“We've only been in the building two years and already we're on the chopping block, and we’re confused as to why when you claim that we're underutilized,” said Jocilyn Floyd, another Powell school supporter. “It seems as though underutilization is a means of taking over and creating havoc within our community, with our students.”
“Clearly, we still have some work to do to help people understand how we think about utilization. It’s part of our ongoing communication effort,” said Babbitz. “Fundamentally, it has to do with the number of classrooms that are in each school and the number of students who are enrolled there. We don’t expect every school, every classroom in that building to be filled with 30 students. That’s not the way the formula works. But it does have to do with the number of students that are in each building and the number of classrooms each building has.”
CPS CEO Barbara Byrd-Bennett has said that a school will not close if there is not a better performing school nearby.
Local School Council member Ocie Banks says that’s another reason to keep Powell open.
“This school should not be closed because it is a gem. It is the jewel of South Shore,” said Banks. “There is no other building, and there is no other school in South Shore that is achieving the scores that Powell Academy is achieving as a community school.”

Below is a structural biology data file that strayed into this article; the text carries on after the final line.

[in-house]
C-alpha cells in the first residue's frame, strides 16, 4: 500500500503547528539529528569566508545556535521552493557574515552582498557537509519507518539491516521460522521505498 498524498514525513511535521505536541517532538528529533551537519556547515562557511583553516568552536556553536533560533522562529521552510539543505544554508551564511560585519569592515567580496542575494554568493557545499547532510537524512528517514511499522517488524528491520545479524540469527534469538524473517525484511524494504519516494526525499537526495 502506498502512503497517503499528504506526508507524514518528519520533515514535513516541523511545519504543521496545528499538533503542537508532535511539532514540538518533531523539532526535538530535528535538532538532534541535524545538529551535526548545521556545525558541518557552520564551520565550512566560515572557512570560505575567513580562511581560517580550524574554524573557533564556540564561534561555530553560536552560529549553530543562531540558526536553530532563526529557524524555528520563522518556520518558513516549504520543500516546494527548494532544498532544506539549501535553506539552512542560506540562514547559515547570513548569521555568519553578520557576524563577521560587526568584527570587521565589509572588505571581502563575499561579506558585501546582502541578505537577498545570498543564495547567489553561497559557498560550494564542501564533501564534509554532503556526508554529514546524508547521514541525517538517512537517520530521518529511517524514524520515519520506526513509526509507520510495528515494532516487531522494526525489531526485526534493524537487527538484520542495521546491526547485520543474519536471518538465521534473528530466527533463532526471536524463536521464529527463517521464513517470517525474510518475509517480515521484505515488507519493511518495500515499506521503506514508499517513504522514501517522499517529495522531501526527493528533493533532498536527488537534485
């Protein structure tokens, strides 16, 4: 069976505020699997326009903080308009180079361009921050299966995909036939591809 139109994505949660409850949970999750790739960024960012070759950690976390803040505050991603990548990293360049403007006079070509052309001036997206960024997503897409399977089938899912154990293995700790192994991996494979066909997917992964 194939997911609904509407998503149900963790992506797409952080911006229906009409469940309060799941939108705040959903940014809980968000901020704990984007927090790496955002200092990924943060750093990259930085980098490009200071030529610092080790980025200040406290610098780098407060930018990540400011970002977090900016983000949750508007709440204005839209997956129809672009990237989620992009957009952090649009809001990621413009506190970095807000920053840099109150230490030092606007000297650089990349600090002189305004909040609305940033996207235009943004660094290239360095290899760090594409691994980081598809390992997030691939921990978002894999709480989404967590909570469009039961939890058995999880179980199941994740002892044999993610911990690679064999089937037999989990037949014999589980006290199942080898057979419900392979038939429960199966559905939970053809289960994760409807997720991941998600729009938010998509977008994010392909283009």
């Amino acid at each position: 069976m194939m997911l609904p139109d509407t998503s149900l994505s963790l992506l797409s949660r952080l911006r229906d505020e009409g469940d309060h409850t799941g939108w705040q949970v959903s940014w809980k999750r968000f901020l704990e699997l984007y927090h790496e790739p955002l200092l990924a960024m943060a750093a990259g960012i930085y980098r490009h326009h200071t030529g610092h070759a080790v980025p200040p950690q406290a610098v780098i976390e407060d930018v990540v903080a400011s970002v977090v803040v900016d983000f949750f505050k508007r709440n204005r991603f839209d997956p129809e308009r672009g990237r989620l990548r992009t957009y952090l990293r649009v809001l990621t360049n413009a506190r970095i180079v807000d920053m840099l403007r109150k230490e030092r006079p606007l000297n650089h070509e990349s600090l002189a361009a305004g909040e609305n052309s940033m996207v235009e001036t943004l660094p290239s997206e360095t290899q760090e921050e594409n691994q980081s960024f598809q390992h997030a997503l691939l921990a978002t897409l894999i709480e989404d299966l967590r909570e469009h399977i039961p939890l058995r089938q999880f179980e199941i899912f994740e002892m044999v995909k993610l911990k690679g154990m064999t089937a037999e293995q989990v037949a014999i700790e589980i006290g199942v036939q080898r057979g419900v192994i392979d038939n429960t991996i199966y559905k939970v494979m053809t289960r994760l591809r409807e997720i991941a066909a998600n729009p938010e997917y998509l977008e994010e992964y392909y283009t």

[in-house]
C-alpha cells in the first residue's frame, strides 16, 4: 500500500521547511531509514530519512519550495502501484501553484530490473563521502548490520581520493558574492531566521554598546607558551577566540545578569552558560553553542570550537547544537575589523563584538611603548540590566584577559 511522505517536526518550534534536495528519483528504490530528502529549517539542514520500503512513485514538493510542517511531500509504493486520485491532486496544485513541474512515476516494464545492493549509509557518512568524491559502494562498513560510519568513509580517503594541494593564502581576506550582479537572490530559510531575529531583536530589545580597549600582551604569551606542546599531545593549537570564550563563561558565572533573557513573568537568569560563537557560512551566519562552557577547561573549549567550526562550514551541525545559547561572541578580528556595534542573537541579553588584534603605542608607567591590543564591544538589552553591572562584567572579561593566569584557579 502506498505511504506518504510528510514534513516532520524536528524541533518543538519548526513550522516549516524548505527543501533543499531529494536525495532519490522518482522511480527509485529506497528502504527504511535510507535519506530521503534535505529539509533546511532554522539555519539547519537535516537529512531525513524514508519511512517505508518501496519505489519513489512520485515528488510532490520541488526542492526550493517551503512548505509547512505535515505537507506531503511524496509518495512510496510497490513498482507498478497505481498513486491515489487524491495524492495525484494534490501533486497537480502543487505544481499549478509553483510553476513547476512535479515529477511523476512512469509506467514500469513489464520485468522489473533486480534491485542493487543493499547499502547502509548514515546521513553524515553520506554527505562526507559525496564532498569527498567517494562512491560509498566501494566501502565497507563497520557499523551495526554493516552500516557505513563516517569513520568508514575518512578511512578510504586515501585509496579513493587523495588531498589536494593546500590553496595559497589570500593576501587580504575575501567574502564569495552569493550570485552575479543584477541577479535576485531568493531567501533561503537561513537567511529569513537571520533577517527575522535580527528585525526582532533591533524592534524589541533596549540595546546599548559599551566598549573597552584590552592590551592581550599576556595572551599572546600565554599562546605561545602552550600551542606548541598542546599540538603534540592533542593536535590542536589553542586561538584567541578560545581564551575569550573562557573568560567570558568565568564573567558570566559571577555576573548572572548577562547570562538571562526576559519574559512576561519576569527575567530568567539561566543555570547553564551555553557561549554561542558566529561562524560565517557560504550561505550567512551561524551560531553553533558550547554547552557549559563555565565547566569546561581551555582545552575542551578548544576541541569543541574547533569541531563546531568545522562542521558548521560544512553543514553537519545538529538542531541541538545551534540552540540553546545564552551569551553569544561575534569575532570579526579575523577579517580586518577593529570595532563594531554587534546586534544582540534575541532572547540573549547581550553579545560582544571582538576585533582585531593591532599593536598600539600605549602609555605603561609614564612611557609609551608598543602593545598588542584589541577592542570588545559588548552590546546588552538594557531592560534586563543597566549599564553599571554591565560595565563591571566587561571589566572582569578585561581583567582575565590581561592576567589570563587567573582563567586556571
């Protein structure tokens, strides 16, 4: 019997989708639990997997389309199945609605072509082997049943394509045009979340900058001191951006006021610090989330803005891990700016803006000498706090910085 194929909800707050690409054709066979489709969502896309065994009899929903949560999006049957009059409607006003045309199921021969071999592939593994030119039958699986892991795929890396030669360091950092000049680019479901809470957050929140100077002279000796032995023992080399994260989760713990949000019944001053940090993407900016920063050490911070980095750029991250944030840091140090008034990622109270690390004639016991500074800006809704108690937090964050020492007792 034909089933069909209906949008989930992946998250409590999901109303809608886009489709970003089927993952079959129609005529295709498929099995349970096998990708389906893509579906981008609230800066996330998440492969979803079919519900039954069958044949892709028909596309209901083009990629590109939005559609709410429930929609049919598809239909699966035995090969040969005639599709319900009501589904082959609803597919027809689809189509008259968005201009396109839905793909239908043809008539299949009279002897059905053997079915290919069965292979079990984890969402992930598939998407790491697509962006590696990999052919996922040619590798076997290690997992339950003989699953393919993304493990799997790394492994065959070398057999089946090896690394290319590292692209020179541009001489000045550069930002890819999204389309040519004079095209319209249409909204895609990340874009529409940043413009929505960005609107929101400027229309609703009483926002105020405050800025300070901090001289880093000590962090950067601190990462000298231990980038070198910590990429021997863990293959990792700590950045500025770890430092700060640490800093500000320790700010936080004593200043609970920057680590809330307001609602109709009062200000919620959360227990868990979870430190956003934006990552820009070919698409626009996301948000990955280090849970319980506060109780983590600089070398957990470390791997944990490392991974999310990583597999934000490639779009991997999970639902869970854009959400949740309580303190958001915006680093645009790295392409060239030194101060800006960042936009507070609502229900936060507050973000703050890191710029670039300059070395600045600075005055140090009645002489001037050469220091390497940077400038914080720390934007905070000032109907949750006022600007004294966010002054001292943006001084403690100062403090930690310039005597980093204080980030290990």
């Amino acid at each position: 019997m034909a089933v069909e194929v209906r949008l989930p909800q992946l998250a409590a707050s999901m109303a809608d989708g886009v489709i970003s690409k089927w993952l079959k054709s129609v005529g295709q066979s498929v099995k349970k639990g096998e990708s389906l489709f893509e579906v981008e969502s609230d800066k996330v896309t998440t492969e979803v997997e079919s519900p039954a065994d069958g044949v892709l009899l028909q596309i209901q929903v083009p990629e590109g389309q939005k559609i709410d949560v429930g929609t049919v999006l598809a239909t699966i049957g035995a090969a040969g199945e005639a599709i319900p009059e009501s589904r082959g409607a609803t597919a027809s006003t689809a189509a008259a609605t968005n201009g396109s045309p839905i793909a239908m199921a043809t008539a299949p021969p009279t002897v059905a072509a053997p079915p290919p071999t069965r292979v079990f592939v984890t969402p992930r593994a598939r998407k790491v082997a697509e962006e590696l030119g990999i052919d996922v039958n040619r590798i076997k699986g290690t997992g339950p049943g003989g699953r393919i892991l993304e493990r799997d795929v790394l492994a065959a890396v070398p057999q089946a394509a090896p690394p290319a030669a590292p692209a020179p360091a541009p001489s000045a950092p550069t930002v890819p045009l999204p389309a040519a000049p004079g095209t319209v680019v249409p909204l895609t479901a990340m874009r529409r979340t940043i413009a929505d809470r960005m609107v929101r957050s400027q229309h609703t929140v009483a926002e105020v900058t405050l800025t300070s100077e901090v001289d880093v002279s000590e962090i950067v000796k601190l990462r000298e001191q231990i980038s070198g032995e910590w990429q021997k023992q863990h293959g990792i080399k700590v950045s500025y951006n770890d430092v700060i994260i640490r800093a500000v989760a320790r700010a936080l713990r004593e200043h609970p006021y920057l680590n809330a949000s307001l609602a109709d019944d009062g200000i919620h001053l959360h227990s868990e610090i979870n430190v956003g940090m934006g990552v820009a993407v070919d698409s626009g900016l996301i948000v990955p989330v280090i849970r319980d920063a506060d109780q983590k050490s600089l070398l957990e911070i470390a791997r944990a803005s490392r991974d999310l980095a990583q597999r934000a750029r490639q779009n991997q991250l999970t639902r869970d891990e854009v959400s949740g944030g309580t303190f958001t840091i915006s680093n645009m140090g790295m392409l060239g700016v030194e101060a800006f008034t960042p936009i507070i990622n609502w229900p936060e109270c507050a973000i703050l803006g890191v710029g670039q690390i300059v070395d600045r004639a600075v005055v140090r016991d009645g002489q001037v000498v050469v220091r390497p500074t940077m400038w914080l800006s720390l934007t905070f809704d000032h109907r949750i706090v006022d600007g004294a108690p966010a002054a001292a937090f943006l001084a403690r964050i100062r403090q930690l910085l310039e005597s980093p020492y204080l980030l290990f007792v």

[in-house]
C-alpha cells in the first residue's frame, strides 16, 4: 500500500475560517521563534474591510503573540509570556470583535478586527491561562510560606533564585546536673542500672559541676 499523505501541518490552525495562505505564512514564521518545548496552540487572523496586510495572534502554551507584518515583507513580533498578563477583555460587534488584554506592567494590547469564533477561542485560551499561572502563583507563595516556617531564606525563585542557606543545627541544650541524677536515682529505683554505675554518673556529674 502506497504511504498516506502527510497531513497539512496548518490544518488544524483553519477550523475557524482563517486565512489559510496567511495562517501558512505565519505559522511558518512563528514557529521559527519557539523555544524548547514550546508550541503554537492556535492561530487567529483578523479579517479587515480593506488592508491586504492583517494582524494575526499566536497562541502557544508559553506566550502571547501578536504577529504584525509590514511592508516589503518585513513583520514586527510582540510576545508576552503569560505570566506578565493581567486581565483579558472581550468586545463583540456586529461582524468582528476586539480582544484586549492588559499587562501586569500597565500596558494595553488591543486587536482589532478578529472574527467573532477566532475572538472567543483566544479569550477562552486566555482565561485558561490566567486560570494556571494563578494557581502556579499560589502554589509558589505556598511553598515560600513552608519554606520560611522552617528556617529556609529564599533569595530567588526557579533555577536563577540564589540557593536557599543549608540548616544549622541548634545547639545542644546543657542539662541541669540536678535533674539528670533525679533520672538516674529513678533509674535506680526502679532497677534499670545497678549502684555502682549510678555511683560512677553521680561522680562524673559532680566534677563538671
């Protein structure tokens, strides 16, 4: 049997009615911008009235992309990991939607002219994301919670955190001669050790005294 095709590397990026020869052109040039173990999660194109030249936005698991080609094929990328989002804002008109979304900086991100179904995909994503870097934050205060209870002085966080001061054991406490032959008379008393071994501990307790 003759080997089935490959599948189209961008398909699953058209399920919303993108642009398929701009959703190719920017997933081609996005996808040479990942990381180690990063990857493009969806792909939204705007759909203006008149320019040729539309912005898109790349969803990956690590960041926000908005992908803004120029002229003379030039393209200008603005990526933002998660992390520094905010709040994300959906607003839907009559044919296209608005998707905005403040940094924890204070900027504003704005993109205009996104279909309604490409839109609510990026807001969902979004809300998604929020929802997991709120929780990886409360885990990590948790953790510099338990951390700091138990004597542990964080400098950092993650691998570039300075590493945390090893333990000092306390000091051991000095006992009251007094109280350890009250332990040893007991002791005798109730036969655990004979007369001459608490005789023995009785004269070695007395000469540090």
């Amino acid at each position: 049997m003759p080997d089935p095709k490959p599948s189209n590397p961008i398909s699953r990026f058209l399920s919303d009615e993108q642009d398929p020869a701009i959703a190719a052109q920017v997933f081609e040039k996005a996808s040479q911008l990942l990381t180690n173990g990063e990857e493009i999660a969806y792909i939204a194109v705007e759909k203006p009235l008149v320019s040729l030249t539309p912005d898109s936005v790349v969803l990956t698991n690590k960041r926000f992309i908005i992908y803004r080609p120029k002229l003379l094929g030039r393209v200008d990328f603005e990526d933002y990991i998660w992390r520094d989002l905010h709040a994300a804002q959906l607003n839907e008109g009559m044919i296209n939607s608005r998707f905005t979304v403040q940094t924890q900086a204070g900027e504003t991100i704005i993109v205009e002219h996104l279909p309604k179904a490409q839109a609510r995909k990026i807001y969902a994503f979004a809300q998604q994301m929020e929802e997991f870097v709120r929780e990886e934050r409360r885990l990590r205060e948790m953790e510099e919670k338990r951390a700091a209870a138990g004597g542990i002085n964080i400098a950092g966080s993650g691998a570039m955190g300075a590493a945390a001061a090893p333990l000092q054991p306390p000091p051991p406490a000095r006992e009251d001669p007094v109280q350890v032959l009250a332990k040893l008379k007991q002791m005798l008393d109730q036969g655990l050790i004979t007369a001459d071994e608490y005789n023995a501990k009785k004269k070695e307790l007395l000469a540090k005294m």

Powell Academy sits on coveted lakefront property in the South Shore neighborhood. But South Shore has not been immune to the proliferation of gangs and the rising homicide rate. Powell parents claim their childrens’ safety would be at risk if Powell closed.
“They are in danger of having the kids join the gang. Like, my son doesn’t want to join a gang, but he will be forced to join the gang if he was to cross the tracks and go to Bradwell or O’Keeffe, or any one of those other schools. I’m not saying that the gangs are at that school, but it’s gang territory that they have to cross,” said Colleen Wade, a Powell Academy parent.
On the day of the meeting, angry Powell Academy parents filed a complaint with the Southside NAACP.
“They contacted me and they were concerned about their school closing,” said Chicago Southside Branch NAACP President Rose Joshua. “Parts of the complaint talked about that they felt as though they were discriminated against because of their race, and that their school shouldn’t be closed. It’s a brand new school, and it is not being underutilized, but it is on the list for closing.”
The CPS administrators did not interact with the speakers during the meeting, but Babbitz insists all the information will be passed on.
“It all goes back to our CEO, Barbara Byrd-Bennett. It’s all taken into account as we think about next steps,” he said. “Right now, we have 129 schools that are still under consideration. There’s no decision made to close 129 schools. It’s just a number that is still being discussed as part of these community meetings.”
Barbara Byrd-Bennett will release her final list of school closings on March 31. Then, another round of community meetings will be held before the entire school board takes a vote on which schools will remain open and which schools will be closed.
Three more nights of community meetings remain. Click here for more information.